But let's not dwell on the sad, sad past. Many of my friends have remarked on how well behaved, how civilized, Japanese people are in the midst of mass destruction and devastation. When the Earthquake & Tsunami hit Japan in March 2011, the planet sat stunned watching the images, not only of the incredible devastation, but of how people would stand waiting in line for hours for water or supplies and didn't start running around looting or doing harm or committing crimes as we've seen happen so often in the U.S.A. after major hurricanes. This is because of 


Yes, Japan has a rather militaristic flavor which I sense has something to do with Bushido, the way of the samurai from ancient times. For example, people are called by their family (last) names, from school age on up to work, and even among old friends. "Military time" is standard here (1600 instead of 4pm). While this culture may be stiff and rigid and with unbending rules that will bend your mind (as compared with America) there is a sense of respect and tradition, and a sense of "we" being bigger than "I". This is a tough pill to swallow for an individualistic American such as myself. This also has a terrible side which is obvious in the stress on conformity and "Harmony" (read: don't complain, and don't voice your truth) resulting in a high ratio of bullying and suicide.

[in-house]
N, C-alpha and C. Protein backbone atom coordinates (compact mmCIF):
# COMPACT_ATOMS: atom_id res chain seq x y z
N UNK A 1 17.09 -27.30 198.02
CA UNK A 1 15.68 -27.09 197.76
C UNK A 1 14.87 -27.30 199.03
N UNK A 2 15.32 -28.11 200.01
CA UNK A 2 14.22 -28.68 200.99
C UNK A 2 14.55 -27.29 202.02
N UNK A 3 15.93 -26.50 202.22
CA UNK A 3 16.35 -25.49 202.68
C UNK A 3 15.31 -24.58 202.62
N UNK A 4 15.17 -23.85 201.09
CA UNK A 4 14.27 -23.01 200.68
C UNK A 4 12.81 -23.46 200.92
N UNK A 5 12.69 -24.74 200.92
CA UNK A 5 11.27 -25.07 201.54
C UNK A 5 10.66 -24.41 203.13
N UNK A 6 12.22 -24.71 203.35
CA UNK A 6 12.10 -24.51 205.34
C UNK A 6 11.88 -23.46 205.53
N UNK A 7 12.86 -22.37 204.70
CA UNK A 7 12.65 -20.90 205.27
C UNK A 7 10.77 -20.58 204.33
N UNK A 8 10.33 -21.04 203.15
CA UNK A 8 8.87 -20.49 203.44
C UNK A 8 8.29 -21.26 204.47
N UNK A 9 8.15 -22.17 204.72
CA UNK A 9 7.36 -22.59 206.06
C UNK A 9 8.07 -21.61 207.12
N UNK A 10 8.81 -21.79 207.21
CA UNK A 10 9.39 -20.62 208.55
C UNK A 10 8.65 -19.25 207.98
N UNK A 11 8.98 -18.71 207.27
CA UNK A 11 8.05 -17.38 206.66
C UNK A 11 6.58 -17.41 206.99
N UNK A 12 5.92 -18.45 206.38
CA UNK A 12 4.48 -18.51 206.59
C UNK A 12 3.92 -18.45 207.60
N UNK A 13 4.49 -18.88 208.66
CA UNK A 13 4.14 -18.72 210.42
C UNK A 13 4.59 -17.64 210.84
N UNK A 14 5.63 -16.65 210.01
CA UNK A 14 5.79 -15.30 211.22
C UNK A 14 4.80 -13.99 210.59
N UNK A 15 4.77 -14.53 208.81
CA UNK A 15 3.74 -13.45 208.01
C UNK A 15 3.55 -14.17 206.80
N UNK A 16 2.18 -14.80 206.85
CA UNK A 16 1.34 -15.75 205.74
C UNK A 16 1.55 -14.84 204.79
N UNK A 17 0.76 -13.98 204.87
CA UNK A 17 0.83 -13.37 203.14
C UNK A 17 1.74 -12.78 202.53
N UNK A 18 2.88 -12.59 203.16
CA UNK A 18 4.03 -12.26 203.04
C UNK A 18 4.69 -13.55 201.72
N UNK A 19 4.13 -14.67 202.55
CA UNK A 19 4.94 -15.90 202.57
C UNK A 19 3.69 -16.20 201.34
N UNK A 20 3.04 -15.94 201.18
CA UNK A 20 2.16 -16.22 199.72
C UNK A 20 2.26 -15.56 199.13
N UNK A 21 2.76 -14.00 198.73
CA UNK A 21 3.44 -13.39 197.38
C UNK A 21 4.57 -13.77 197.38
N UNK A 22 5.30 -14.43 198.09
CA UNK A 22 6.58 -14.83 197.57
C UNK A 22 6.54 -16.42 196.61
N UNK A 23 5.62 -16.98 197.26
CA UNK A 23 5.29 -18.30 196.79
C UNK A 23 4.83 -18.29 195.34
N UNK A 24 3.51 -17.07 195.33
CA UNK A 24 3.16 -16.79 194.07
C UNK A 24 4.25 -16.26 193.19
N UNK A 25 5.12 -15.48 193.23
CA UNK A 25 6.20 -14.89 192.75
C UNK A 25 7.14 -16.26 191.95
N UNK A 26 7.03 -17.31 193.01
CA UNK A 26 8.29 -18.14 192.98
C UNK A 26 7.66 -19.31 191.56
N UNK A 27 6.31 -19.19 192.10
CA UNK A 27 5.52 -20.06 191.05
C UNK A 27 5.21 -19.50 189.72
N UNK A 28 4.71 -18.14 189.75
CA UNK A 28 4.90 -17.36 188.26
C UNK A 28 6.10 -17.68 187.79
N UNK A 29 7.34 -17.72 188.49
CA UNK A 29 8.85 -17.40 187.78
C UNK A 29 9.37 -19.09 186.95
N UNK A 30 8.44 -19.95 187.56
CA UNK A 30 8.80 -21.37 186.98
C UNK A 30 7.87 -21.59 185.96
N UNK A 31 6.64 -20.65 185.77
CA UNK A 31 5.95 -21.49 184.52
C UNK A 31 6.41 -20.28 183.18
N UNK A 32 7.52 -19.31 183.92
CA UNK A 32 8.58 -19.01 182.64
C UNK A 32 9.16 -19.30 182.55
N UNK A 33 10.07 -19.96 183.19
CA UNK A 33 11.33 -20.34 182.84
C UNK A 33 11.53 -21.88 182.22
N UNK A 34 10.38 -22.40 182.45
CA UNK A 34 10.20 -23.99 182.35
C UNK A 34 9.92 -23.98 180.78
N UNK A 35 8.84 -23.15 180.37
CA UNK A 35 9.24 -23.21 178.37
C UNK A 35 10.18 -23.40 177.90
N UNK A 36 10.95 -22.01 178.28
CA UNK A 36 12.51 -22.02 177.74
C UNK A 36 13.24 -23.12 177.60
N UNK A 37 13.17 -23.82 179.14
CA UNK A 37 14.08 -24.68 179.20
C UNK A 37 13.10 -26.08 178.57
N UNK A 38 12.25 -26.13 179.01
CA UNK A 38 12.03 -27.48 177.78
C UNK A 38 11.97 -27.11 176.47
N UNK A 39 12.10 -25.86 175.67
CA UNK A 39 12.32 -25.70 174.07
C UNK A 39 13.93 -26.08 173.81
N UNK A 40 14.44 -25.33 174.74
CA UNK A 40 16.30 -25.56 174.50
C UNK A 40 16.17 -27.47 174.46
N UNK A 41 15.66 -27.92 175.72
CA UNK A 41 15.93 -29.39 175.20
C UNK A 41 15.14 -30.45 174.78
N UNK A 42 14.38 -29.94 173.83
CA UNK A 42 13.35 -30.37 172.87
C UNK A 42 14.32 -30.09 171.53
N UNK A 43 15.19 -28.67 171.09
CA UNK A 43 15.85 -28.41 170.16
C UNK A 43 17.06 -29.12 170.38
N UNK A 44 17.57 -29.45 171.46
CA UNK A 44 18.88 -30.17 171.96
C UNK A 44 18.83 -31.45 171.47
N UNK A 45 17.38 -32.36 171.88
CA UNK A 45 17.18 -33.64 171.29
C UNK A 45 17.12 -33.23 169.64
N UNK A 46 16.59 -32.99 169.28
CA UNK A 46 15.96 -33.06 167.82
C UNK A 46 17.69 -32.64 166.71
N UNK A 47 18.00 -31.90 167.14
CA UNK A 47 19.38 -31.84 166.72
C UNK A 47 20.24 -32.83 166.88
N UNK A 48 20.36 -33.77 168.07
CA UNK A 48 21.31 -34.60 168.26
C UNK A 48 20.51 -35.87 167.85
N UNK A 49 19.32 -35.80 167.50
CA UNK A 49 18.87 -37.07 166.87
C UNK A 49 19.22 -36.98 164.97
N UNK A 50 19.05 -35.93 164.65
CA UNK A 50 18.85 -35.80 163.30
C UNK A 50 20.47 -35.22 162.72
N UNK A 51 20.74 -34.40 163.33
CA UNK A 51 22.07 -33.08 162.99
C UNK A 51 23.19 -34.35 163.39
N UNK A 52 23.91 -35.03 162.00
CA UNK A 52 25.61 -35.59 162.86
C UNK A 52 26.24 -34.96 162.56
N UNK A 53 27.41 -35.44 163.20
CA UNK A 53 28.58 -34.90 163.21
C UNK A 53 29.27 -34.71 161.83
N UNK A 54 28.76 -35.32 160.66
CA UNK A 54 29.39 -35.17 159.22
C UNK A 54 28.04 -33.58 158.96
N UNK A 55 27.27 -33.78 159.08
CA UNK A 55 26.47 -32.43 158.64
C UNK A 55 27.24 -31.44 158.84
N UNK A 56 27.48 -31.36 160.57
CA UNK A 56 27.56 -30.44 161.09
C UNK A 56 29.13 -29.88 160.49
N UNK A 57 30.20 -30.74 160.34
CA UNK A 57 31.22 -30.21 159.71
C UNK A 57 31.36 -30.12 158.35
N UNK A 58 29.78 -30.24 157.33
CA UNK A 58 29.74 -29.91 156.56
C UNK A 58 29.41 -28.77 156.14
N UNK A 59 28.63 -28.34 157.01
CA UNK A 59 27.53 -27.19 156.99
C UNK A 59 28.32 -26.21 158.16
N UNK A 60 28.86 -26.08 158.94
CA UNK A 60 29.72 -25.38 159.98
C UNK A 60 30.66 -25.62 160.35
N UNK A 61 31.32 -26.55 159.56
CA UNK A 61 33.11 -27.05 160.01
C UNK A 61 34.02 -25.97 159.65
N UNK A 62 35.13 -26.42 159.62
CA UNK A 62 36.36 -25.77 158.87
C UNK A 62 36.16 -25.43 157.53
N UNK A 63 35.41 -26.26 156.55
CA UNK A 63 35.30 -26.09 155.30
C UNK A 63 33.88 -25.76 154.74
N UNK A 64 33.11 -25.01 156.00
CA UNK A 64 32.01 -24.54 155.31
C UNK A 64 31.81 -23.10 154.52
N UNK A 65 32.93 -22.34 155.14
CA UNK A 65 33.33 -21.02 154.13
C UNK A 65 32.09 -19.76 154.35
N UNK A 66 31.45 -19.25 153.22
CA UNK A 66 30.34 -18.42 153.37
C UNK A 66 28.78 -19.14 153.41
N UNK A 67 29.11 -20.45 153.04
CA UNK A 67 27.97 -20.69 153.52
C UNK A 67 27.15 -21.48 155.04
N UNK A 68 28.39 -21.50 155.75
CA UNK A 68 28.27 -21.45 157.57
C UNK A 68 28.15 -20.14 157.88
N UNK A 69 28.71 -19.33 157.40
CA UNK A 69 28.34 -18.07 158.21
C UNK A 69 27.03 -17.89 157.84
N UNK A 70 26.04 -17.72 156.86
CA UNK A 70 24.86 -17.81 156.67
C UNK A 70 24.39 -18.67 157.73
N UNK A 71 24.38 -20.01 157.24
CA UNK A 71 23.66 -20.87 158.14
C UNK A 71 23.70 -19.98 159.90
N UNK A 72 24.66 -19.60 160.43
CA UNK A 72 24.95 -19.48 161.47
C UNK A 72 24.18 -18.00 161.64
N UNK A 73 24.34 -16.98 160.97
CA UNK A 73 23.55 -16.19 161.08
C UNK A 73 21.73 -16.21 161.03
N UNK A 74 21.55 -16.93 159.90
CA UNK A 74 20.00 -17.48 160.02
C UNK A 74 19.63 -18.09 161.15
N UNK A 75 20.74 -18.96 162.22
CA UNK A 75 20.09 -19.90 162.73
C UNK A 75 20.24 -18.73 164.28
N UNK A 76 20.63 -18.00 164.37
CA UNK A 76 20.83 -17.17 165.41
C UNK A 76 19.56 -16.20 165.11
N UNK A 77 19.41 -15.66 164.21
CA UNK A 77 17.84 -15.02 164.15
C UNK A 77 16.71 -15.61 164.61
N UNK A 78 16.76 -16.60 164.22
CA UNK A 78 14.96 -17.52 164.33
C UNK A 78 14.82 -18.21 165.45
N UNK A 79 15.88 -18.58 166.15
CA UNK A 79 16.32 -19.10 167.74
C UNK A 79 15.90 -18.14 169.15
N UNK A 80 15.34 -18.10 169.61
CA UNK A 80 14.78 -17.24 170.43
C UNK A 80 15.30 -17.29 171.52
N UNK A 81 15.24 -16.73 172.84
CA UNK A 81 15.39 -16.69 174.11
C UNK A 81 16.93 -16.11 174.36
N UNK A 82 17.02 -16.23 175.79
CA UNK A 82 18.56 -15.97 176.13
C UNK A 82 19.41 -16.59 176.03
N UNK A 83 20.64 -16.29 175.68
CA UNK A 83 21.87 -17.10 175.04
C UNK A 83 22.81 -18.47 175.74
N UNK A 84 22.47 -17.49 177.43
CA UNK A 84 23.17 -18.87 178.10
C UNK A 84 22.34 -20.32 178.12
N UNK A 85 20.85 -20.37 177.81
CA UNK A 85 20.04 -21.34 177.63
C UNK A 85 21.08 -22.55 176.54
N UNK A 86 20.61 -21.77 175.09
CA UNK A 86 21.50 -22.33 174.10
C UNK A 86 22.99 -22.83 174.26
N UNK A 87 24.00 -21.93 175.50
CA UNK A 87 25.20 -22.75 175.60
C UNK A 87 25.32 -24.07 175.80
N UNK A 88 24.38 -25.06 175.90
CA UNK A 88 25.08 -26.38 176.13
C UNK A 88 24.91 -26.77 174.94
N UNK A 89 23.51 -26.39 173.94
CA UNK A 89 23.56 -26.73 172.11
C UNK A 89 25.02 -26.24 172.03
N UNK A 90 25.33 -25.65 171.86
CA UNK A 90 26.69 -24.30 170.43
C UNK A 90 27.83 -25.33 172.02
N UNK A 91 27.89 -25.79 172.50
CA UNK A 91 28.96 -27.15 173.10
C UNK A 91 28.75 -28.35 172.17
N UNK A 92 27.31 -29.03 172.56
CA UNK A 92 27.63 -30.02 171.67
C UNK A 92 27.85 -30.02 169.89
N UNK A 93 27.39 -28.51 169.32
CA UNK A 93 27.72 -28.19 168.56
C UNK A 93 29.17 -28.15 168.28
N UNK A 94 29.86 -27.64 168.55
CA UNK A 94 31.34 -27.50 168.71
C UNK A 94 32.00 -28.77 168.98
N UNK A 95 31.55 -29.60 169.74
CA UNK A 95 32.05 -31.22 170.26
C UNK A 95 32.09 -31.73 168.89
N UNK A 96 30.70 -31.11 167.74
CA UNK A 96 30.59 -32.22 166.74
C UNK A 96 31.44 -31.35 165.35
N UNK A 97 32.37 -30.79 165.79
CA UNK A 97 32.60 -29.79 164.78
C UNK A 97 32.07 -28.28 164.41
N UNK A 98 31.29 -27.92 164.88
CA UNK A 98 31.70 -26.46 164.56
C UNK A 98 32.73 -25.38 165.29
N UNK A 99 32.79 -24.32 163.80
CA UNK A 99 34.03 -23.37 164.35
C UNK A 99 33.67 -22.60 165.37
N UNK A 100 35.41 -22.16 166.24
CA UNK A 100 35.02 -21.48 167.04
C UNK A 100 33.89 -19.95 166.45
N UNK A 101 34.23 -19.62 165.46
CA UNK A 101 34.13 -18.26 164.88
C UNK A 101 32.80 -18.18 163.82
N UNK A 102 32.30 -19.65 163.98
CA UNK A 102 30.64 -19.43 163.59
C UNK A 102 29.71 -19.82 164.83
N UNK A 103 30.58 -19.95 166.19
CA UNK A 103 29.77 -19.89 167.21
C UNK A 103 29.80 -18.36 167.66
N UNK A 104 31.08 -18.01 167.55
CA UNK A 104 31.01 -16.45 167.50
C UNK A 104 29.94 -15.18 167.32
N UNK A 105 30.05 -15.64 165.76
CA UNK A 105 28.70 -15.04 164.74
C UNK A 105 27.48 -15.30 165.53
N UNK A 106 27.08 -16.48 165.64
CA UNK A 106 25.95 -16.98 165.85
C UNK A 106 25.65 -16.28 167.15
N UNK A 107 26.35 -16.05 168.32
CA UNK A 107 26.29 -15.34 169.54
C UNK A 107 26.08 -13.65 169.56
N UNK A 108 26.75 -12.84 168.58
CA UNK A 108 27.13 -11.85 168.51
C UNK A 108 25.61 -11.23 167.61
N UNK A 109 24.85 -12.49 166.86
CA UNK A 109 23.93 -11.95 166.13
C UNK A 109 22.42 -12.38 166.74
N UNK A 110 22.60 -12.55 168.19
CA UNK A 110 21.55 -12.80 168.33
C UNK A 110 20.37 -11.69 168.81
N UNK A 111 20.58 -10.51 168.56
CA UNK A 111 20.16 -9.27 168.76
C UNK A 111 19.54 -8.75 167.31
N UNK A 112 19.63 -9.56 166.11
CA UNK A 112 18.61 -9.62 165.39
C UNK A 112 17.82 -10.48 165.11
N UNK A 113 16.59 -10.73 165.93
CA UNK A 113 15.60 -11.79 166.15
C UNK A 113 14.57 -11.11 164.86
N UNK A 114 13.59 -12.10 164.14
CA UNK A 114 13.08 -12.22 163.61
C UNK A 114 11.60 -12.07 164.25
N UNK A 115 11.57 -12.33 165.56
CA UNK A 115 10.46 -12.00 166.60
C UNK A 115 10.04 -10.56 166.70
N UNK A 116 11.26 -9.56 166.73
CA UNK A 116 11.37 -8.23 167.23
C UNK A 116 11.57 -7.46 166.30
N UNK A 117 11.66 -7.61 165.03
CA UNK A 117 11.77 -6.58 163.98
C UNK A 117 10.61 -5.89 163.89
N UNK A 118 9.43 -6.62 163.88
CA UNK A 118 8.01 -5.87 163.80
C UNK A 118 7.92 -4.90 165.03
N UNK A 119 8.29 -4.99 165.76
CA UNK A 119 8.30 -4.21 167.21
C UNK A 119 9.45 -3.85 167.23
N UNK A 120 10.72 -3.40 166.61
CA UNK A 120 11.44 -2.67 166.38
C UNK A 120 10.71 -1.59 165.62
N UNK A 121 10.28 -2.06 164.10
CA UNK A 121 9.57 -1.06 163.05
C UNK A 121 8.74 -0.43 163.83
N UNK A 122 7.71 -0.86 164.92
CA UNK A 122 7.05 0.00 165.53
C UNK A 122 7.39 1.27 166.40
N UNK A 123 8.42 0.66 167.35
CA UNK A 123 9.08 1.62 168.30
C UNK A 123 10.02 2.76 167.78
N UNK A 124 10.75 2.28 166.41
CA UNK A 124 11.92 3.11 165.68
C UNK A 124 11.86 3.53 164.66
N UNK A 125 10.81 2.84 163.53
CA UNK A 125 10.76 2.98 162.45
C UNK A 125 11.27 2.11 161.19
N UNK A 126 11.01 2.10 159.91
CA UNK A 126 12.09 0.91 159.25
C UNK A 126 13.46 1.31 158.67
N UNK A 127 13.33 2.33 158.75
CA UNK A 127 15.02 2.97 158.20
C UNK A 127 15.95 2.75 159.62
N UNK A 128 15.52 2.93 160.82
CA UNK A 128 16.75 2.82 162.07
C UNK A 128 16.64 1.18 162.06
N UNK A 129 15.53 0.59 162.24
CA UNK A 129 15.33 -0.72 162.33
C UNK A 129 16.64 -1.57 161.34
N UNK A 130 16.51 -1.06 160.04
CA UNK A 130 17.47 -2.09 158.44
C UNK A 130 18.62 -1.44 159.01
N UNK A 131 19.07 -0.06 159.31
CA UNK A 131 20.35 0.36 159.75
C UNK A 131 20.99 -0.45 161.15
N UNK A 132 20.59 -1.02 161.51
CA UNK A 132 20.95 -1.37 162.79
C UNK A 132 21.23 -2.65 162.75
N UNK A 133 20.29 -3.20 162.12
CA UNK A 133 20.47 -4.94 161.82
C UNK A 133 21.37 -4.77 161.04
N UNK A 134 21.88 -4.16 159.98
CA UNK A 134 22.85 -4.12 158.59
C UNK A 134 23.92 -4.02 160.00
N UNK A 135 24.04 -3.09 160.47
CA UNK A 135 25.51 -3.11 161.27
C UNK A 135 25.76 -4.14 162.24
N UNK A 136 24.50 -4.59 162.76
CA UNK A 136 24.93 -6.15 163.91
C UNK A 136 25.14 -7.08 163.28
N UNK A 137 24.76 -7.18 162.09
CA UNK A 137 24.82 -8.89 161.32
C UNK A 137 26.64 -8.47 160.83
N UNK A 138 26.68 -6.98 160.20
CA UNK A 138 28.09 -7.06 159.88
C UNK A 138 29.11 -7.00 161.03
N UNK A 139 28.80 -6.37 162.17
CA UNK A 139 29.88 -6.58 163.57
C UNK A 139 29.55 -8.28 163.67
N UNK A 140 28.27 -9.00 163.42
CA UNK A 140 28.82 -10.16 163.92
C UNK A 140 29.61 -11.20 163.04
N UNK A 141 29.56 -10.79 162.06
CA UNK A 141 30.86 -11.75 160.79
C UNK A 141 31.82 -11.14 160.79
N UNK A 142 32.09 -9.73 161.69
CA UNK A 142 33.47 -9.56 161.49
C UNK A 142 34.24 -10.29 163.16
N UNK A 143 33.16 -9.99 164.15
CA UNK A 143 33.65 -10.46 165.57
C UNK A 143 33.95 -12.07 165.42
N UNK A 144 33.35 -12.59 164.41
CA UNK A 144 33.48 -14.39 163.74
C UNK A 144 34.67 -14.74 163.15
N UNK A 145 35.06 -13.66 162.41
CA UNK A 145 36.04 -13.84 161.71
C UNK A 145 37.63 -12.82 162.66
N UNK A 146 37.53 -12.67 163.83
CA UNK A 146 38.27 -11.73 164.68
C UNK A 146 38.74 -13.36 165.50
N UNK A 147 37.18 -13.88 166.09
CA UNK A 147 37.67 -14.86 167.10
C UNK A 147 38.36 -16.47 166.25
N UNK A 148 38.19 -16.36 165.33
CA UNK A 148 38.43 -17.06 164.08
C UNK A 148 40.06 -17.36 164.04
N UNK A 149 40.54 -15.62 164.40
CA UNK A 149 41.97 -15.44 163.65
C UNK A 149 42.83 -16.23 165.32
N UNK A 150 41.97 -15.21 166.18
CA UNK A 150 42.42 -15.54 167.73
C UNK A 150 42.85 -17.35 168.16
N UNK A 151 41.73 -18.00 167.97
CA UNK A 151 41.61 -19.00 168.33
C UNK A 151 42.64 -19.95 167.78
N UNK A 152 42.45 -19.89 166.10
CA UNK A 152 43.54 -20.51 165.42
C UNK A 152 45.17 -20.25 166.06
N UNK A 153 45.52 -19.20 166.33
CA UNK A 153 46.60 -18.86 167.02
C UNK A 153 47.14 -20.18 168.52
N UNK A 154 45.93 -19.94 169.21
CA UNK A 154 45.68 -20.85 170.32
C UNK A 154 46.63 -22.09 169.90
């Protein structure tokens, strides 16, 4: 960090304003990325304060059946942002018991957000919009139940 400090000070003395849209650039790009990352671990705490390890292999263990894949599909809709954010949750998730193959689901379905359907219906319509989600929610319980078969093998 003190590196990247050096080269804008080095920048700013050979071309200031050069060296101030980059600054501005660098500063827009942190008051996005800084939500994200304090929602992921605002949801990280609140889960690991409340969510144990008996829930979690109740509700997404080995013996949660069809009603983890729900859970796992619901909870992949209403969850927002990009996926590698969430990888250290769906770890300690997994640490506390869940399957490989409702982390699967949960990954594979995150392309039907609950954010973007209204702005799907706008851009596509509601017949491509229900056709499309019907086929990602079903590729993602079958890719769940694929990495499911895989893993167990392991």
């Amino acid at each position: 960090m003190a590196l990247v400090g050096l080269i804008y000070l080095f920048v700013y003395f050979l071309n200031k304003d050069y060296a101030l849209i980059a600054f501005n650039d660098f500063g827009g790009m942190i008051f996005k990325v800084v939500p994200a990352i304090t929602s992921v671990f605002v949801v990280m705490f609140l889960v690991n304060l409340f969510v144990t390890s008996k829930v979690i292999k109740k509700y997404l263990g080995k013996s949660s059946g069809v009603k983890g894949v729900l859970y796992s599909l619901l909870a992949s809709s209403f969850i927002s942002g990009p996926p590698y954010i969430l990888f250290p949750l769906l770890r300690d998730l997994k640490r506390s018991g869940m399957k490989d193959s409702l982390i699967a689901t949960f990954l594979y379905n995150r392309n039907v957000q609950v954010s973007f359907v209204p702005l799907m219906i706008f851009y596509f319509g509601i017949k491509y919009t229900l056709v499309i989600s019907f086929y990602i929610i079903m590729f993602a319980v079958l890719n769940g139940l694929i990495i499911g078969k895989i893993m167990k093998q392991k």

Ideally Americans could get a little more restraint and discipline from the Japanese. And in return, Japanese could learn how to take it easy, to not work quite so hard and slavishly and to spend more quality time with their families (however, this would require an entire overhaul of the massive coiling tentacles of bureaucracy - see a previous blog of mine for that particular subject). 

There is a joke in Japan about 7-11. You know, 7-11? That's standard working hours for Japanese. Or how about starting a loving relationship with a real person instead of a virtual relationship with an anime character on their iPhone (but hey, whatever makes you happy). 
If only they can get the time off from work to have a relationship. 

But this tradition of respect manifests in a very low overall crime rate so they must be doing something right. I mean, I can leave by bag with my stuff in it sitting on a seat in a cafe or on a subway platform bench and go to the bathroom and expect to find it sitting just as I left it when I return. That's respect. That's being civilized.